Cascading payments can be part of an intelligent payment routing strategy. In this post, we break...
What is payment network tokenization?
Payment network tokenization is a process of replacing sensitive payment information, such as a credit card number, with a unique identifier or token that can be used for payment transactions. The tokenization process creates a random string of characters that represents the actual payment information, which is stored in a secure token vault. The token can then be used to process payments, without exposing the actual card information to potential attackers or fraudsters.
Tokenization is used to secure online, in-app, and mobile payments, where sensitive payment data is transmitted across multiple devices and networks. By tokenizing payment data, merchants and payment processors can reduce the risk of data breaches and protect sensitive customer information.
When tokenization is used within a payment network, it is typically managed by the actual payment network, such as Visa or Mastercard, which issues the tokens and maps them to the original payment information. Merchants and payment processors can then use these tokens to process payments without storing sensitive payment data on their systems.
What are some benefits of payment network tokenization?
The most important benefit of payment network tokenization is an increased likelihood of transactions being successfully processed. When using payment network tokens, vendors are not providing the 16 digit PAN from a card, but merely a token representing the cardholder’s account. As a result, if the card is replaced, the token will still be valid, while the digits from the original card will not. In addition, interchange rates are generally 10 basis points lower for the transaction, as it is safer; and some payment networks will accept larger charges submitted against a token than a PAN.
From a security perspective, payment network tokenization substantially reduces the risk of data leakage, as decryptable PII and CHD is transmitted only between the card network and the consumer’s bank.
What are some challenges of payment network tokenization?
As is common with many desirable capabilities in the payments field, Payment Service Providers (PSPs) often offer access to payment network tokenization as a way to simplify adoption for their customers. While PSPs do, indeed, provide a token vault, which further insulates the vendor from regulatory requirements, storing the tokens with the PSP effectively locks the vendor into that PSP. The backlog of tokens is stored at, and will remain with the PSP, hindering the vendor’s ability to move their business to an alternative provider; and effectively eliminating the vendor’s ability to utilize multiple PSPs in a payment optimization solution.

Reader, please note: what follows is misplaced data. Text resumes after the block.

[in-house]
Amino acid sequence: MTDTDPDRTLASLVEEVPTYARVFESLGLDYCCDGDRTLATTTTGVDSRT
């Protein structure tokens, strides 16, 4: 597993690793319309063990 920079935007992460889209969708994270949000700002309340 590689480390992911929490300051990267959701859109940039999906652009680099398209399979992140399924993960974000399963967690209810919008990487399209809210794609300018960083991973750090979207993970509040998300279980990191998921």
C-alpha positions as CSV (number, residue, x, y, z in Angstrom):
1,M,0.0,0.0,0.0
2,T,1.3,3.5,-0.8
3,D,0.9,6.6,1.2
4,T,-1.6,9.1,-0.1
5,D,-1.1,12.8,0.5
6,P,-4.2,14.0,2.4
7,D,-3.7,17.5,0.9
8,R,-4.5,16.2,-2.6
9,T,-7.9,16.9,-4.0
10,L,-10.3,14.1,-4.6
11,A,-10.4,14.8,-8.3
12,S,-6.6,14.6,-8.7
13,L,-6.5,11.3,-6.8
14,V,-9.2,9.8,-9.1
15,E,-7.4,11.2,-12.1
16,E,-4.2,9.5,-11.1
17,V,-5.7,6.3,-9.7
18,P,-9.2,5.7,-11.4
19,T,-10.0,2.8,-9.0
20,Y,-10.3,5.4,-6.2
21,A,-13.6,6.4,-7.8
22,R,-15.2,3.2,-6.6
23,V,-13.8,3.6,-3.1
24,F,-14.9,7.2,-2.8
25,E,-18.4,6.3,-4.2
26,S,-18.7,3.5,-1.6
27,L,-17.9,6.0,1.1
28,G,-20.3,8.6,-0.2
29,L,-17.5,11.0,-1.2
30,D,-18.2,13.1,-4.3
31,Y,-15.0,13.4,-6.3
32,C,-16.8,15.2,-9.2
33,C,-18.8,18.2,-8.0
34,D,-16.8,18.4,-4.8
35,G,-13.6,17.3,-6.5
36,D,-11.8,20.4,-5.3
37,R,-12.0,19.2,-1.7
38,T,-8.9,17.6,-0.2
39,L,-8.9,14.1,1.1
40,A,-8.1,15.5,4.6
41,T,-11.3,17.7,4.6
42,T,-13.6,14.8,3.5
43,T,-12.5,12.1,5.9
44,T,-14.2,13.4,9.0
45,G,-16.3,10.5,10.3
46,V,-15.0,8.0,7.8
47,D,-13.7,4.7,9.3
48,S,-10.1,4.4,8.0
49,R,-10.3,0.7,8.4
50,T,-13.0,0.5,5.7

How can you combine payment network tokenization with a payment optimization strategy?
In order to combine payment network tokenization and payment optimization - in which a vendor uses multiple PSPs to increase their transaction success and optimize costs - a vendor will need to partner with a third party Token Service Provider (TSP), like Basis Theory. In this scenario, the TSP will provide the token vault, into which the payment network tokens can be deposited, and from which they can be retrieved in order to process payments. In contrast to using a PSP’s token vault, using one from a TSP allows the vendor to choose which payment processor they will present the token to, giving them flexibility and a higher likelihood of successfully processing transactions.
How do you set up payment network tokenization with a third-party Token Service Provider?
Vendors who want to reduce ties to a single payment provider will need to partner with a TSP that provides a PCI-DSS Level One-certified token vault, and a development environment that supports rapid innovation and flexible interfaces.
This is fairly easily tackled by working with a provider like Basis Theory, which makes it simple to store, access, and control sensitive data. This can help reduce the stress and strain of attempting to reach PCI-DSS Level One, and enable a shift away from the restrictions of a single PSP like Stripe, and toward a multi-PSP, cascading payments- oriented approach.